Pharmacists’ Patient Care Process Approach Guide
An Implementation Guide Based on the Michigan Medicine Hypertension Pharmacists’ Program
What Is the Pharmacists’ Patient Care Process Approach Guide?
The Pharmacists’ Patient Care Process Approach: An Implementation Guide for Public Health Practitioners Based on the Michigan Medicine Hypertension Pharmacists’ Program shares lessons learned from the Michigan Medicine Hypertension Pharmacists’ Program (the Michigan Medicine Program).
The goal of the guide is to engage pharmacists in patient hypertension management through the Pharmacists’ Patient Care Process (PPCP). The guide is based on CDC’s Division for Heart Disease and Stroke Prevention’s evaluation of the Michigan Medicine Program.
Why Is Incorporating Pharmacists in Patient Care Important?
Involving pharmacists in patient care has been shown to improve long-term blood pressure control and to decrease racial and socioeconomic disparities. 1,2 For example, through a partnership with Meijer Pharmacy, the Michigan Medicine Program was able to expand the program to patients living near a community-based pharmacy.
Evidence shows that many patients find community-based pharmacists to be some of the most accessible health care professionals and that these pharmacists can improve patient outcomes.3,4,5
The Michigan Medicine Program’s PPCP approach can help to control a patient’s hypertension and improve additional patient health outcomes.
Who Should Use the Pharmacists’ Patient Care Process Approach Guide?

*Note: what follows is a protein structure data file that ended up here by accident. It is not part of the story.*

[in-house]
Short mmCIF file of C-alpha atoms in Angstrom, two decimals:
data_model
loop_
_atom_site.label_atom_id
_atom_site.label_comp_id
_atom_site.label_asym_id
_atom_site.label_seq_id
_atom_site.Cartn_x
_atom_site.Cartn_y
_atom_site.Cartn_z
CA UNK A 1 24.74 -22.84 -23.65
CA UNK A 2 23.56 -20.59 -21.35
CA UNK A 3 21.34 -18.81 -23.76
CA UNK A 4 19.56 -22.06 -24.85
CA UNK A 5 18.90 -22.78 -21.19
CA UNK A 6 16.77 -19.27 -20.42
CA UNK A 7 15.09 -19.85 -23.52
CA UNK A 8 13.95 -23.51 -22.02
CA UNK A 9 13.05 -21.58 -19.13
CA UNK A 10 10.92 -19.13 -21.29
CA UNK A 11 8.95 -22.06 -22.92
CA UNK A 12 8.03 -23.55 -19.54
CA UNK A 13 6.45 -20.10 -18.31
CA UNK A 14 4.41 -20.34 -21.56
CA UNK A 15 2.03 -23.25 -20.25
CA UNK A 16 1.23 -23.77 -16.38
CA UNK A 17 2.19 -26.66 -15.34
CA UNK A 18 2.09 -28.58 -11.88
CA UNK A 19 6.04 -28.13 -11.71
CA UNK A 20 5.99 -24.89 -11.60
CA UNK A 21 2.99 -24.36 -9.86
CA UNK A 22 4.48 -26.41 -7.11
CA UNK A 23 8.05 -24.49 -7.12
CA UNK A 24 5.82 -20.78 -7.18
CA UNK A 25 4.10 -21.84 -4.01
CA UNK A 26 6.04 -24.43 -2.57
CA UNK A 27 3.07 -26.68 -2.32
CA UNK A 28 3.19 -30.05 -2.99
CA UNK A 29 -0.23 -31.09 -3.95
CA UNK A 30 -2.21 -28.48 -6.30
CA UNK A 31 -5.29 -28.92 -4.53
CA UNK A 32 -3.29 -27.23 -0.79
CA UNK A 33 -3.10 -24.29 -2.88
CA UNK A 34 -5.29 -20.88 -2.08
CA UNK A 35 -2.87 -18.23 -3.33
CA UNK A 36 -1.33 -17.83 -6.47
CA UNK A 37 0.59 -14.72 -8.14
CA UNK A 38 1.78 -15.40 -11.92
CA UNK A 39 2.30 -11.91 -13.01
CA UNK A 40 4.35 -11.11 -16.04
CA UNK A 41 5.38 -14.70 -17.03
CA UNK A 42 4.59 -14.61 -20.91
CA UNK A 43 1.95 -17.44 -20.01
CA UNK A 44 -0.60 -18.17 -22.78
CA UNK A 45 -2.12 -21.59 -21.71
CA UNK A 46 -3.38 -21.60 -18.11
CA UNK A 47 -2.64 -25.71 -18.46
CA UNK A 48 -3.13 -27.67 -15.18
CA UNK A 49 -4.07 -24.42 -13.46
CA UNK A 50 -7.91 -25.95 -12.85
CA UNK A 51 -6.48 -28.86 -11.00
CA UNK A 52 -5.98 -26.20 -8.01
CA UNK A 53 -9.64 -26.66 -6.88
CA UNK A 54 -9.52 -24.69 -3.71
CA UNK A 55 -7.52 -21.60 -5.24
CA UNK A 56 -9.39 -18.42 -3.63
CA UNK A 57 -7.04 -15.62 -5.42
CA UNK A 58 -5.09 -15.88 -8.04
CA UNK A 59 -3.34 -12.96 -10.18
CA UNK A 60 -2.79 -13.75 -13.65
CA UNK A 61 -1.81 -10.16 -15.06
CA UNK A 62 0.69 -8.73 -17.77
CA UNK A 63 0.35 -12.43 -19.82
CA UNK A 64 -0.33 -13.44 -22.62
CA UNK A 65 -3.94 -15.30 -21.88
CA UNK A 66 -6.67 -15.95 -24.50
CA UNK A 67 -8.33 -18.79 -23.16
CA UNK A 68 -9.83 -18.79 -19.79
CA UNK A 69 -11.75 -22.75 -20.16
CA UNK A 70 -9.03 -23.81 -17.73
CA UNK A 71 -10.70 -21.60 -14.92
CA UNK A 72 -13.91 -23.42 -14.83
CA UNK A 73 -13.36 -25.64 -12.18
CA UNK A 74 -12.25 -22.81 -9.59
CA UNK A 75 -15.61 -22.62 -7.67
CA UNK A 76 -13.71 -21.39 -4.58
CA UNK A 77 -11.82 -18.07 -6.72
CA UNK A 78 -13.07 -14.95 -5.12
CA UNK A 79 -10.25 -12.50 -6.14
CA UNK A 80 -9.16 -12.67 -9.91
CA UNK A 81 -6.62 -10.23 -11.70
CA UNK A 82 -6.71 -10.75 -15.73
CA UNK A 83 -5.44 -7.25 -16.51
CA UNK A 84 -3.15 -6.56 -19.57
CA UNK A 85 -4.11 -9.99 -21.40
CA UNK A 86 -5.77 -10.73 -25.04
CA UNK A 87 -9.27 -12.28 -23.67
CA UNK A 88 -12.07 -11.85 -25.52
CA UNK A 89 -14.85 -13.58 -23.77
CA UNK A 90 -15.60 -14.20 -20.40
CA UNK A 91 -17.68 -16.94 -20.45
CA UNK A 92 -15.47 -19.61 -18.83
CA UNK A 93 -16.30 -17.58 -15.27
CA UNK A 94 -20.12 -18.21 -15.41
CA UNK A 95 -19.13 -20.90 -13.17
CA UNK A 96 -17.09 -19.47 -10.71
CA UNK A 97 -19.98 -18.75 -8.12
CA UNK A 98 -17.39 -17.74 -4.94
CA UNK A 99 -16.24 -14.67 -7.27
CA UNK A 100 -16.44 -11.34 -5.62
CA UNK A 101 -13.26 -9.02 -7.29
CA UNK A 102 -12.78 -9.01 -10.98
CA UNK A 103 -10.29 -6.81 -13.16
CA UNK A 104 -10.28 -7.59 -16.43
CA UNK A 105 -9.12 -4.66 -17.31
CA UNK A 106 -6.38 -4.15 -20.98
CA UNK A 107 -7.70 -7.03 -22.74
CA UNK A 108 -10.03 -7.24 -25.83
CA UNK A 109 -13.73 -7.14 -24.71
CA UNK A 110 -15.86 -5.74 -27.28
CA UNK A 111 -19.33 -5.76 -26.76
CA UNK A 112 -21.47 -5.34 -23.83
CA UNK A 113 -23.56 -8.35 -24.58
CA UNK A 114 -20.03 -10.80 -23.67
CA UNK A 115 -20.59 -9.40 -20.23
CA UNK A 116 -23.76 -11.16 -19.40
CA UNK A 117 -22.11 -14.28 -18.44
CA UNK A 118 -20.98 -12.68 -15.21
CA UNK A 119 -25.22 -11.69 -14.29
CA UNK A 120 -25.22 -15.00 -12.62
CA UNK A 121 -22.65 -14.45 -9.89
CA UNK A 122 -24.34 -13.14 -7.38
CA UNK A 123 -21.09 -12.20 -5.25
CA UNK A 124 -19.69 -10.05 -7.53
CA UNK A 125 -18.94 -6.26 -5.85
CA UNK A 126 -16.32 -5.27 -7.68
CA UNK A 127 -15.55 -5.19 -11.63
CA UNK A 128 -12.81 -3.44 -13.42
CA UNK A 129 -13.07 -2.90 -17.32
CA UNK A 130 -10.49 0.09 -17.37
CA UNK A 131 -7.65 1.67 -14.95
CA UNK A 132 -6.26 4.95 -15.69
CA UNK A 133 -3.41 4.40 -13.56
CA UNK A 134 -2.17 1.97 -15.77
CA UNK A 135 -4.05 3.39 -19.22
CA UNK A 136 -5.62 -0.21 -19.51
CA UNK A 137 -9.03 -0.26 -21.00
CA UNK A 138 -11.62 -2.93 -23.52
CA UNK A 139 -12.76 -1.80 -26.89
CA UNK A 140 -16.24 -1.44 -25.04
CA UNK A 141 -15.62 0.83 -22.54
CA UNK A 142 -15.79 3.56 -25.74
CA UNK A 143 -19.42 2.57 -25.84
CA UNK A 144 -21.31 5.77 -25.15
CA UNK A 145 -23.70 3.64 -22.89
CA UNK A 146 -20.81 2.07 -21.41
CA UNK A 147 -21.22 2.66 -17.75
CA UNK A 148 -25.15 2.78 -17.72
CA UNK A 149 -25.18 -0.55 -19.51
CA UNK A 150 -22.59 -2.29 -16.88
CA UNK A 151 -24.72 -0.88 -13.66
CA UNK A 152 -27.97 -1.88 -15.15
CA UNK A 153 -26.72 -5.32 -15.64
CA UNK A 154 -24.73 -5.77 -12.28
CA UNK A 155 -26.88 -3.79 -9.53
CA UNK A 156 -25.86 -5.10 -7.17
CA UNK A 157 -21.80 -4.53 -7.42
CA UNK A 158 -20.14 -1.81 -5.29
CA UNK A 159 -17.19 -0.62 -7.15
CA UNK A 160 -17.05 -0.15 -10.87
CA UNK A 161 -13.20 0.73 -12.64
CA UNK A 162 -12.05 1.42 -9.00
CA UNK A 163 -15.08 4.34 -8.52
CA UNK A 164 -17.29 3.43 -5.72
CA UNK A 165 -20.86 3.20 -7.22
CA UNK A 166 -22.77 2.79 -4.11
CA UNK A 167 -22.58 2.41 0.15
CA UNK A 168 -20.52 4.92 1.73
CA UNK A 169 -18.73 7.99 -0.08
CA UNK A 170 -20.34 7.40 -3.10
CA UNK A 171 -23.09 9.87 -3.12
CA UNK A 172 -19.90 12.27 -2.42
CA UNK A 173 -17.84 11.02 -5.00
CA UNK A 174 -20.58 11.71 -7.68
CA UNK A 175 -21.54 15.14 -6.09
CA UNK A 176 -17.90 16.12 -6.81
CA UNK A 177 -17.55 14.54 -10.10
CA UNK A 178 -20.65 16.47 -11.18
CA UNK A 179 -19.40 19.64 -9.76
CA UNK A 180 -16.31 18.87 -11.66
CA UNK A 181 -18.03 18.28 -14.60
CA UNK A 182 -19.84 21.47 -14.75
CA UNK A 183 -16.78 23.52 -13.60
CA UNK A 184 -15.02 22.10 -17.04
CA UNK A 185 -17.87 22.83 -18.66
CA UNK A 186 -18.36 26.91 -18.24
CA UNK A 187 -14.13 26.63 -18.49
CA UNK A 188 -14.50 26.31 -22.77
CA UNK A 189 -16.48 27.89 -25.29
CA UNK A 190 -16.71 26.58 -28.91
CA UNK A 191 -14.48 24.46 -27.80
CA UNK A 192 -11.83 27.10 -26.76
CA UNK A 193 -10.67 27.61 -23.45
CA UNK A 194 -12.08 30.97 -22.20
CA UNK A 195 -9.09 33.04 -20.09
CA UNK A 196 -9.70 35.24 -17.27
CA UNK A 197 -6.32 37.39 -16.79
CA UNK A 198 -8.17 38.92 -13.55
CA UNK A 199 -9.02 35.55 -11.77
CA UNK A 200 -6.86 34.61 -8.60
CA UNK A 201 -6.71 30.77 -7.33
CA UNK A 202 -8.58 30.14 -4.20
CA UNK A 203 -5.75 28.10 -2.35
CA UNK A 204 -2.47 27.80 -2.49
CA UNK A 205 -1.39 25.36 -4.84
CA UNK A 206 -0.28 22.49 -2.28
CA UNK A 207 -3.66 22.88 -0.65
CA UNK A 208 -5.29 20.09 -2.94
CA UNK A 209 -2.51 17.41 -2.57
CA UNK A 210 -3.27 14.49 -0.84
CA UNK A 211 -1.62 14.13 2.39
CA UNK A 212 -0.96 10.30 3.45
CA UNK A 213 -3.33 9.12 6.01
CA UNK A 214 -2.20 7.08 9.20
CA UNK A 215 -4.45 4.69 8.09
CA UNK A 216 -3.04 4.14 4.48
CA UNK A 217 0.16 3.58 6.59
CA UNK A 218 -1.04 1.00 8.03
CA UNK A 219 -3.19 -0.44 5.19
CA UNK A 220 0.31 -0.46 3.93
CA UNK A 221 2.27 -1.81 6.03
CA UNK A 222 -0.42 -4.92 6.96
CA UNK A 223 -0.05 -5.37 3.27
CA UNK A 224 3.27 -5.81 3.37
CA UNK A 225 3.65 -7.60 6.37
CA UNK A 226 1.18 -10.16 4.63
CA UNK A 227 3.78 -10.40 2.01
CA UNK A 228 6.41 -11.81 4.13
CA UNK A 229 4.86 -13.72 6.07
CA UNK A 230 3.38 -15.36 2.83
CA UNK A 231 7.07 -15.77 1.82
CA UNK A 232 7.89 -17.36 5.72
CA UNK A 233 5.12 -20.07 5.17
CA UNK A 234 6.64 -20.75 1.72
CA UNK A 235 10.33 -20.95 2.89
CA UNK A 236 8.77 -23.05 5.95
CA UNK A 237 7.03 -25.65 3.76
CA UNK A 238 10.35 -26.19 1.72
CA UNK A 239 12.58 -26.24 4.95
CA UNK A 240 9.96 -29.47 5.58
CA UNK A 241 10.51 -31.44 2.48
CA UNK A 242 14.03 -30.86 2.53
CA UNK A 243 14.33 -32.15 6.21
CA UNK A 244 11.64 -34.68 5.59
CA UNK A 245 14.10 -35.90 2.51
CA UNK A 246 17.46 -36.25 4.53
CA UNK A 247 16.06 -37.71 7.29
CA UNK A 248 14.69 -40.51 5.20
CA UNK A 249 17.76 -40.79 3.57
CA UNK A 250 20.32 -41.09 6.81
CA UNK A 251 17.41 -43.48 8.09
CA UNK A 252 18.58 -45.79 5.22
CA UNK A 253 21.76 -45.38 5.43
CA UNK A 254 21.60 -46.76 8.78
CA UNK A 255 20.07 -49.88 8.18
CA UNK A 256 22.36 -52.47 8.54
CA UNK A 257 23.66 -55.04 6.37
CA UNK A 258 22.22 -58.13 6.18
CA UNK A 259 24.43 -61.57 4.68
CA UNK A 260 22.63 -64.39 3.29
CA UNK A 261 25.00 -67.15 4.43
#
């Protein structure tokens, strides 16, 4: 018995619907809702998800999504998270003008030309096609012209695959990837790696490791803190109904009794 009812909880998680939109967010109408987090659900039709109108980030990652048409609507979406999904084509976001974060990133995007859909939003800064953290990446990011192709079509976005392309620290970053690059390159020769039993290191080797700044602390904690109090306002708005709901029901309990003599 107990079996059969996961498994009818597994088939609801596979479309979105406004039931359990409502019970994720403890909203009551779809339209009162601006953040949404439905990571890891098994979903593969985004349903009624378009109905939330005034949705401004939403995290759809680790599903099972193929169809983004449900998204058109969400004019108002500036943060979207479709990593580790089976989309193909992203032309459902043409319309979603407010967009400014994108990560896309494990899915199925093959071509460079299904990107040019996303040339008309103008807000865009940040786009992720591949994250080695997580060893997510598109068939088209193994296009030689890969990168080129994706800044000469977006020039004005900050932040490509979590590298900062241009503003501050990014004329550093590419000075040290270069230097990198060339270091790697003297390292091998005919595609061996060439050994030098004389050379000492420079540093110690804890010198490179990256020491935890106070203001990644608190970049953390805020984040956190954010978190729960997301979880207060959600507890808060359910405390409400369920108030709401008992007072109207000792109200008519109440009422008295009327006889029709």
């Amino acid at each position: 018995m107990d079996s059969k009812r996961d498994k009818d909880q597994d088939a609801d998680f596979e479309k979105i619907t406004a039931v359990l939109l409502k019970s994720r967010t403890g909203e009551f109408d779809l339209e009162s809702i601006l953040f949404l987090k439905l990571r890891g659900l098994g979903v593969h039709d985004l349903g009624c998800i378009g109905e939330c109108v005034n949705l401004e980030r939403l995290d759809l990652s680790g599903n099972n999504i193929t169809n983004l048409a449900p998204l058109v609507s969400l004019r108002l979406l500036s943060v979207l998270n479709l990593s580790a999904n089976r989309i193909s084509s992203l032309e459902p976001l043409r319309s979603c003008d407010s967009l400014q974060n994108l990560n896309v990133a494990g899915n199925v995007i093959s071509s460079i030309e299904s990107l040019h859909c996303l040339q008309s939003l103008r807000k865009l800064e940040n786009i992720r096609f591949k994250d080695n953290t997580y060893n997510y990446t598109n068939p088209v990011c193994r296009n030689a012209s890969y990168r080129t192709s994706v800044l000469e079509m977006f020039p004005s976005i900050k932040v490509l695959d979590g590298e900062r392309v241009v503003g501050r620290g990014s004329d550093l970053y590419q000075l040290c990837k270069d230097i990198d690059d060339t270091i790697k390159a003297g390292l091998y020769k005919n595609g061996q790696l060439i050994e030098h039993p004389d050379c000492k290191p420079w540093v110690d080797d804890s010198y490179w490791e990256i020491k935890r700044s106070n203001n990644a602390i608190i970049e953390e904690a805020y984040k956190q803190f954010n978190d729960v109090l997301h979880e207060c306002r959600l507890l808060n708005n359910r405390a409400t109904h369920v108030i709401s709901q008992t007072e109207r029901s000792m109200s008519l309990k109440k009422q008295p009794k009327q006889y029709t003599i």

The guide is for public health practitioners and health care professionals interested in putting into action a hypertension pharmacists’ program rooted in the PPCP.
The PPCP uses a team-based care approach, incorporating pharmacists into a multidisciplinary group to improve patient quality of care. This approach is especially important to control hypertension, given the high prevalence of hypertension and that medicine is the primary recommended treatment.
- Hwang AY, Gums TH, Gums JG. The benefits of physician-pharmacist collaboration. J Fam Pract. 2017;66(12):E1–8. https://www.mdedge.com/familymedicine/article/152853/diabetes/benefits-physician-pharmacist-collaboration. Accessed August 16, 2021.
- Anderegg MD, Gums TH, Uribe L, Coffey CS, James PA, Carter BL. Physician–pharmacist collaborative management: narrowing the socioeconomic blood pressure gapexternal icon. Hypertension. 2016;68(5):1314–20.
- Vordenberg SE, Lindell V, Sheerer K, Settles A, Fan AL, Serlin DC, et al. Improving hypertension control through a collaboration between an academic medical center and a chain community pharmacyexternal icon. J Am Coll Clin Pharm. 2019;2(4):357–65.
- Centers for Disease Control and Prevention. A Program Guide for Public Health: Partnering with Pharmacists in the Prevention and Control of Chronic Diseases pdf icon[PDF – 389 KB]. Atlanta, GA: US Department of Health and Human Services; 2012. Accessed May 18, 2021.
- Cranor CW, Bunting BA, Christensen DB. The Asheville Project: long-term clinical and economic outcomes of a community pharmacy diabetes care programexternal icon. J Am Pharm Assoc. 2003;43(2):173–84.